I saw my friend Rhonda this week. “Your house looks so pretty!” she exclaimed. “Who does all your lights?”
Y’all know who does our lights. It’s my husband, Buddy the Elf, and this year’s blast of frigid air in Virginia Beach got him more inspired than ever. Robbie claims he “cannot work” when it is above 50 degrees (something about the warmer air kills his holiday mojo) and so, thanks to this recent bout of global cooling, we are starting to look a little Chernobyl. In a Christmasy way.
Inside, though, it’s a different story.
The kids brought the boxes down from the attic over Thanksgiving weekend and put them in the living room. Which is where they are now. Last week, I pulled out the nativity scene to get myself in the Jesus mood, but it didn’t really take. I don’t feel all that Advent-y; I mostly just feel…overwhelmed.
Even the Christmas cards–a tradition I normally love–don’t seem to have what it takes. I came up with a prototype back in November, but when the kids saw it, they gave it the ax. So I went back to the drawing board, designed a Plan B, and had them printed this week. Now, the cards are sitting in their own little boxes on the kitchen counter. If they never get sent, will Christmas still come? If a tree falls in the forest…
Speaking of. I am thinking that my problem actually might be our tree. You already know it’s too big for our house; we had to move the furniture all to one side in order to get the thing into the family room. It fit–barely–but there is zero feng shui. And if you want to watch TV, you have to crane your neck around the branches to see the whole screen.
And, positioned as the tree is in front of the room’s big double window, it literally blocks ALL THE LIGHT. I keep thinking about how Jesus came as the “light of the world,” but I am not feeling it, at least not in our family room. All we are in there is just dark. It’s like the year that my friend’s husband boarded up the windows and gift-wrapped their ENTIRE HOUSE house so that it looked like a big Christmas present. He was all happy and proud of himself; she started asking people if they had any spare vodka.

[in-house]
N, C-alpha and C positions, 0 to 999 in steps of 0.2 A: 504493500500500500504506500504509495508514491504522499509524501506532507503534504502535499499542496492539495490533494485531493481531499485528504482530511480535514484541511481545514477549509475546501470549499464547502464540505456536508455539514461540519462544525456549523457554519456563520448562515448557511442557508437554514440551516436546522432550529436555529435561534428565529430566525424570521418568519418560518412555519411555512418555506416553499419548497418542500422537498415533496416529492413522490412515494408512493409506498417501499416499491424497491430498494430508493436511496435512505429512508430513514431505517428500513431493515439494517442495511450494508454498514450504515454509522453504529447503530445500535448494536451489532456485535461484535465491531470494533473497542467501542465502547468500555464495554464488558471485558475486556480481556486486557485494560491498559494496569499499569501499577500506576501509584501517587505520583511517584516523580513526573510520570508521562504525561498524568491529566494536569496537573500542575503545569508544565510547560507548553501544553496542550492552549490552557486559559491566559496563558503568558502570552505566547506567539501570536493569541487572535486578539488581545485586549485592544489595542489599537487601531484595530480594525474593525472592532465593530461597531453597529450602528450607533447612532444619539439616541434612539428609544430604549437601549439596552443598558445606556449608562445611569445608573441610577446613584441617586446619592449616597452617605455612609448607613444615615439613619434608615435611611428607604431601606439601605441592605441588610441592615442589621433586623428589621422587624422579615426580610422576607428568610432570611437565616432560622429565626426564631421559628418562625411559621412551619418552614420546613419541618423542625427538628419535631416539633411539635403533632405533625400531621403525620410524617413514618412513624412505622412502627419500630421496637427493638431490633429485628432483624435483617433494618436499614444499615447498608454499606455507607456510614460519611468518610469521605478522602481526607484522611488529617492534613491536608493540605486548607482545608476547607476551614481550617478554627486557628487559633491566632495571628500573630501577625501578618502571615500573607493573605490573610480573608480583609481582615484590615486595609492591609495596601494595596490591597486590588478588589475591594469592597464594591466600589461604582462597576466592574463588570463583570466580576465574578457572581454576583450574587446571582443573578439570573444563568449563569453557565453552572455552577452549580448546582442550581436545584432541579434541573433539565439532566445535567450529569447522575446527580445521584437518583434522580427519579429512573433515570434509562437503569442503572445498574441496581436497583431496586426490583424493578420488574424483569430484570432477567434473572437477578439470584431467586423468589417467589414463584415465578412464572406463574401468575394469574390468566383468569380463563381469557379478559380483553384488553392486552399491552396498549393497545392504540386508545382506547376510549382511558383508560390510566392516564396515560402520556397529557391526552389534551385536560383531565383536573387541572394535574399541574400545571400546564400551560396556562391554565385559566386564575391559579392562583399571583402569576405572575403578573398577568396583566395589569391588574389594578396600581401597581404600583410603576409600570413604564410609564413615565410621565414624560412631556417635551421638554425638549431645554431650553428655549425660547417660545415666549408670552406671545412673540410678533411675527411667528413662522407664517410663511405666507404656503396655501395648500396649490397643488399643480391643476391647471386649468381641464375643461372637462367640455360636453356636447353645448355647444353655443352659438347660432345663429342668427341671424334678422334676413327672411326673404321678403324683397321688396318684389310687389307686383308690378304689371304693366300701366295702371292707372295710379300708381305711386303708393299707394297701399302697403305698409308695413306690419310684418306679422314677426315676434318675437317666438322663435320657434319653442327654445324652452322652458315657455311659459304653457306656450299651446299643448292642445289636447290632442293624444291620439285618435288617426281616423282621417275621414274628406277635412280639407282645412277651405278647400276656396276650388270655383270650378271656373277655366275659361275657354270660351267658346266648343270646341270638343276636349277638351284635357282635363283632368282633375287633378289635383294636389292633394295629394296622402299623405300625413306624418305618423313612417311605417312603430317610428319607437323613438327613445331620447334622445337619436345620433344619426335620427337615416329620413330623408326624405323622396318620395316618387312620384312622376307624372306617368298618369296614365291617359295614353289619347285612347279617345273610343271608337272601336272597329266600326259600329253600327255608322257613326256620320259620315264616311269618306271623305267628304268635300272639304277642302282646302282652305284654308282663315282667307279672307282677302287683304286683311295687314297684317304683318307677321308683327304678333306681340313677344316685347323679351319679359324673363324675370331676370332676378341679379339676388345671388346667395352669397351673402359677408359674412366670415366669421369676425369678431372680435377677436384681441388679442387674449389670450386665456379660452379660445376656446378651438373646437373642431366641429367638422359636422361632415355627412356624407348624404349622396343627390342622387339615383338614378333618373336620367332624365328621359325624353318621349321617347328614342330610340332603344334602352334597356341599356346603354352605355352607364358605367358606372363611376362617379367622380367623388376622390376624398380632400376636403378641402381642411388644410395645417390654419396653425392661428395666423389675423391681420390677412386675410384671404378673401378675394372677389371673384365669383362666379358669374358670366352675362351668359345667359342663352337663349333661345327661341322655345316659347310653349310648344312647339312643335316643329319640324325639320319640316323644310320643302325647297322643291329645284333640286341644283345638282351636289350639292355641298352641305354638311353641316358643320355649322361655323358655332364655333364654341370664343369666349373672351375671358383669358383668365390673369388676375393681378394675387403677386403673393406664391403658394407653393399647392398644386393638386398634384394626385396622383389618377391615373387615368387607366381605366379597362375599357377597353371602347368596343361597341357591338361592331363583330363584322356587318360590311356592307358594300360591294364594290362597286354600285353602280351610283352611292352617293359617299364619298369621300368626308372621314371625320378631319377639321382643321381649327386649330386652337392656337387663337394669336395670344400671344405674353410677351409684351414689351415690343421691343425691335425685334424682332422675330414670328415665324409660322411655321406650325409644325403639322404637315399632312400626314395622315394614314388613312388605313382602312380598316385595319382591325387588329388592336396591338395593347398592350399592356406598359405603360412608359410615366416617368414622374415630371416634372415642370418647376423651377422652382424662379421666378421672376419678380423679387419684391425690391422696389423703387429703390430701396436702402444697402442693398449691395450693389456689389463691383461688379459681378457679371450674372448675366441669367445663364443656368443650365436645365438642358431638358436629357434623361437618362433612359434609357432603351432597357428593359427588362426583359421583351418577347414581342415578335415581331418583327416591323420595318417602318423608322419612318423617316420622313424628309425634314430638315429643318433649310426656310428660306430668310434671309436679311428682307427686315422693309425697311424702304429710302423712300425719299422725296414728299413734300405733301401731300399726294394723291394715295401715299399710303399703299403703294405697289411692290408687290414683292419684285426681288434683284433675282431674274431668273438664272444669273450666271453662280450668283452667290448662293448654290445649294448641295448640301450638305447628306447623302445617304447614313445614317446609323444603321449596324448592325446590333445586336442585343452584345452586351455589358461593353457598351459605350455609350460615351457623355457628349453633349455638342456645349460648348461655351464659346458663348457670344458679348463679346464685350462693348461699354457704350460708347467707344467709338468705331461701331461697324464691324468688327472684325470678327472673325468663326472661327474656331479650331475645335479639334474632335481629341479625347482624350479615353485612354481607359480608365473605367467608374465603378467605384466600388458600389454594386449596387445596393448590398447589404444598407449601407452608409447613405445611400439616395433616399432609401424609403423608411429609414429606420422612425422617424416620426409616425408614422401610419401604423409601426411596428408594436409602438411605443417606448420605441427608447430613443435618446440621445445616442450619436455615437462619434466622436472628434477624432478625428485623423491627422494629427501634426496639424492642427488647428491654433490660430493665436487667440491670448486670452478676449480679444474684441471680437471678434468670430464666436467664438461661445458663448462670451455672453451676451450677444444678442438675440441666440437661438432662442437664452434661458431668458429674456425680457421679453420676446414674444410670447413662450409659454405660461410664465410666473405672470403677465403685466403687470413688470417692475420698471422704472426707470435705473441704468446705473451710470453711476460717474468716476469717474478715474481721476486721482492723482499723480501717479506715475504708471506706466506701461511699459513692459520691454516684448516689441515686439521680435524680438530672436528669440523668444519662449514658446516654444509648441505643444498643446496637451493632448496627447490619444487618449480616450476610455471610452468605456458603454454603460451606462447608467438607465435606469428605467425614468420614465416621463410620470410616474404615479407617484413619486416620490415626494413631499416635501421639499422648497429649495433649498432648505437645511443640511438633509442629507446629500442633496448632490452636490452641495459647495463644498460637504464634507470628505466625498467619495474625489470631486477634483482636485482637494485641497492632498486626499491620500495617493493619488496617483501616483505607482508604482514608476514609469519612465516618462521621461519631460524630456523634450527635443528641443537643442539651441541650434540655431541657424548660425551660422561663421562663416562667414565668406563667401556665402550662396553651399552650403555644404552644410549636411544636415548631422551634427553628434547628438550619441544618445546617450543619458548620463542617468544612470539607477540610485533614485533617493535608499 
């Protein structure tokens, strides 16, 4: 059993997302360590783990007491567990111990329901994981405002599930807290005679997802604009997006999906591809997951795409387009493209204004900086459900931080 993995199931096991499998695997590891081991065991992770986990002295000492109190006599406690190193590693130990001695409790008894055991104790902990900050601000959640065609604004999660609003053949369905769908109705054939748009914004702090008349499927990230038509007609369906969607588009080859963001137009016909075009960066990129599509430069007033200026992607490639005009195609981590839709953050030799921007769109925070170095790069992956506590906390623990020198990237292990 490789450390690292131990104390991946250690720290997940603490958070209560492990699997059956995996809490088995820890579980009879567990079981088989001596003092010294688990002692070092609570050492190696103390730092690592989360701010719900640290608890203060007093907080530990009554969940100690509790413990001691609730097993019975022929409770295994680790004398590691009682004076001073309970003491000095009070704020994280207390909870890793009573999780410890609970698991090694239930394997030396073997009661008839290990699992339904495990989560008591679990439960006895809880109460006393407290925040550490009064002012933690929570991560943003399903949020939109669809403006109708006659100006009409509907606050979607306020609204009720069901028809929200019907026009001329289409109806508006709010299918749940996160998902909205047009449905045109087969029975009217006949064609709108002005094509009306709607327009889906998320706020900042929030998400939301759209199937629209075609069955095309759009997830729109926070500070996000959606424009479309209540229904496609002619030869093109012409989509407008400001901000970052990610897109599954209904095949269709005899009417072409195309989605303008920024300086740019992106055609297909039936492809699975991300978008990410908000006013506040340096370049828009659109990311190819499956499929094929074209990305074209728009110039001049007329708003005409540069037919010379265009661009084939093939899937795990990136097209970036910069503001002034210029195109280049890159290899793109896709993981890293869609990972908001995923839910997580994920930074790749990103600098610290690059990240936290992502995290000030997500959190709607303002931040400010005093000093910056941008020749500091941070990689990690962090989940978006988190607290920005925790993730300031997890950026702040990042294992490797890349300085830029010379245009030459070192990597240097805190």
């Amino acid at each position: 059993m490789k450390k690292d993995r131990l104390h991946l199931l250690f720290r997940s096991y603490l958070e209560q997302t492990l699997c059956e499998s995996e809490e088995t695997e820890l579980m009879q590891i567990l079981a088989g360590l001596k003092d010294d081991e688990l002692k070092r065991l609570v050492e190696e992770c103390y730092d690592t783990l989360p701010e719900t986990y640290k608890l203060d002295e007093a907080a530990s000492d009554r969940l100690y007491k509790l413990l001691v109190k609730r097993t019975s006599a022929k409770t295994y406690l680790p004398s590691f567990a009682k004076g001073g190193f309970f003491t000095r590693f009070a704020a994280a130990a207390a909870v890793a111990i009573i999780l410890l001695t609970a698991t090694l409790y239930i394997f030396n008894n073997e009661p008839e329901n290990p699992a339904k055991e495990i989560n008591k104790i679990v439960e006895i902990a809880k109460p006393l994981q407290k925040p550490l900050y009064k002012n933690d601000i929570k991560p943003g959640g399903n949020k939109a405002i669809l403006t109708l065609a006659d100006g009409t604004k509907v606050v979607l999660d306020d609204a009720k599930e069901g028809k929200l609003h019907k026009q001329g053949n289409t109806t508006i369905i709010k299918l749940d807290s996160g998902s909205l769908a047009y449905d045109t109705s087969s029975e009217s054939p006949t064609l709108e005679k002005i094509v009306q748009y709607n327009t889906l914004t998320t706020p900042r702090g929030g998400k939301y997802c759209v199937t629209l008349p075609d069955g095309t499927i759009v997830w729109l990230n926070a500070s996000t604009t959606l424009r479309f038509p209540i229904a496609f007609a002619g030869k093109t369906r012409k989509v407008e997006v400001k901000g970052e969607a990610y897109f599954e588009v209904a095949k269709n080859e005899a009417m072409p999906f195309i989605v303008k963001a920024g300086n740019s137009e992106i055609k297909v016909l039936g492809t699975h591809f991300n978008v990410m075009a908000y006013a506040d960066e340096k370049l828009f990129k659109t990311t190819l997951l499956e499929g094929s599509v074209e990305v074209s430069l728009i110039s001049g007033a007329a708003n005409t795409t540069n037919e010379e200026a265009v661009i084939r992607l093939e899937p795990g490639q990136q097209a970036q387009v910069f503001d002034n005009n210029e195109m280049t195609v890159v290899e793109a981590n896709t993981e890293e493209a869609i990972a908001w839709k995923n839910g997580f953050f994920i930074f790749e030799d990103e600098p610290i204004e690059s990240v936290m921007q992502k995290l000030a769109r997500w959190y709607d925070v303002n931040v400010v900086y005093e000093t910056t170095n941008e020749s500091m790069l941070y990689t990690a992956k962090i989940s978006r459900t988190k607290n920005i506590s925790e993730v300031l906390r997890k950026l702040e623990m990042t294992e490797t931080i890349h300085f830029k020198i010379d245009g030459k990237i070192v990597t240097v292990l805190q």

Honestly, though, I am kind of surprised by our tree’s darkness power. It has already lost so many needles that you would think it would be see-through by now, but no. On the plus side, I get a little chuckle out of looking at Buddy’s hair. My man faithfully waters the tree every night, and he always comes out with a head full of pine.
(Which explains why I keep finding Christmas tree parts in our bed.)
All of which is to say…appearances can be deceiving. Because if you rode by our house at night, you would think that a very “all together” person lived there, someone who was probably inside baking cookies and wrapping presents while Bing did his thing on Pandora. And, if you are one of those people who sometimes falls into the comparison trap (and who doesn’t?), you might even go home and start feeling badly about your own Christmas prep.
But don’t. Because, looking at the outside of somebody else’s life, you never get the whole picture.
One of the best pieces of advice anyone ever gave me was this: “Don’t judge your insides by somebody else’s outsides.” I feel like that’s especially important for parents to remember. It can seem like other people’s kids are always more squared away than ours are, or that other families have it all together in their marriages, or their finances, or whatever.
The truth is, none of us do. We’ve all got gaping holes in our lives–boxes that clutter our living rooms, cards that smack of things left undone, pine needles that mess with our heads–and we all need huge buckets of God’s strength and his mercy. We might look all fresh and festive on the outside…but inside we’re all desperate for grace.
Which is, I think, the whole point.
Jesus didn’t leave his glorious home in heaven in order to come into a picture perfect world. He came to inhabit our mess. To walk through it with us. To use it, even, to draw us to himself. To invite us, in the most beautiful way, to surrender.
Which is kind of what happened with me. I sat there yesterday, looking at all of my undone decorating and my unsent cards (and trying not to make eye contact with the tree, lest it hurt me), and I prayed.
“Jesus,” I said (and, as pathetic as this sounds, I am not making it up), “do you mind waiting a little while, while I try to put up some decorations? Like, I really want to worship you, to celebrate Advent, to breathe deeply of Christmas.
“But until I have all my Santas out and maybe cut some magnolia, I just don’t think I can do it.”
And y’all, I promise. I didn’t hear Jesus laugh–not out loud–but I sensed him smile. And I felt him whisper these words to my soul:
I can wait. But I won’t. Not for this. Not for you to make yourself–or your living room–perfect.
I came for your mess. I love you in your mess.
And I’m here.
Alrighty then. We don’t have to wait until December 25–or until we get our halls decked–to celebrate Jesus. We can enjoy him right now. We can know, in the midst of our mess, how very much we are loved.
Even (and especially) on the inside.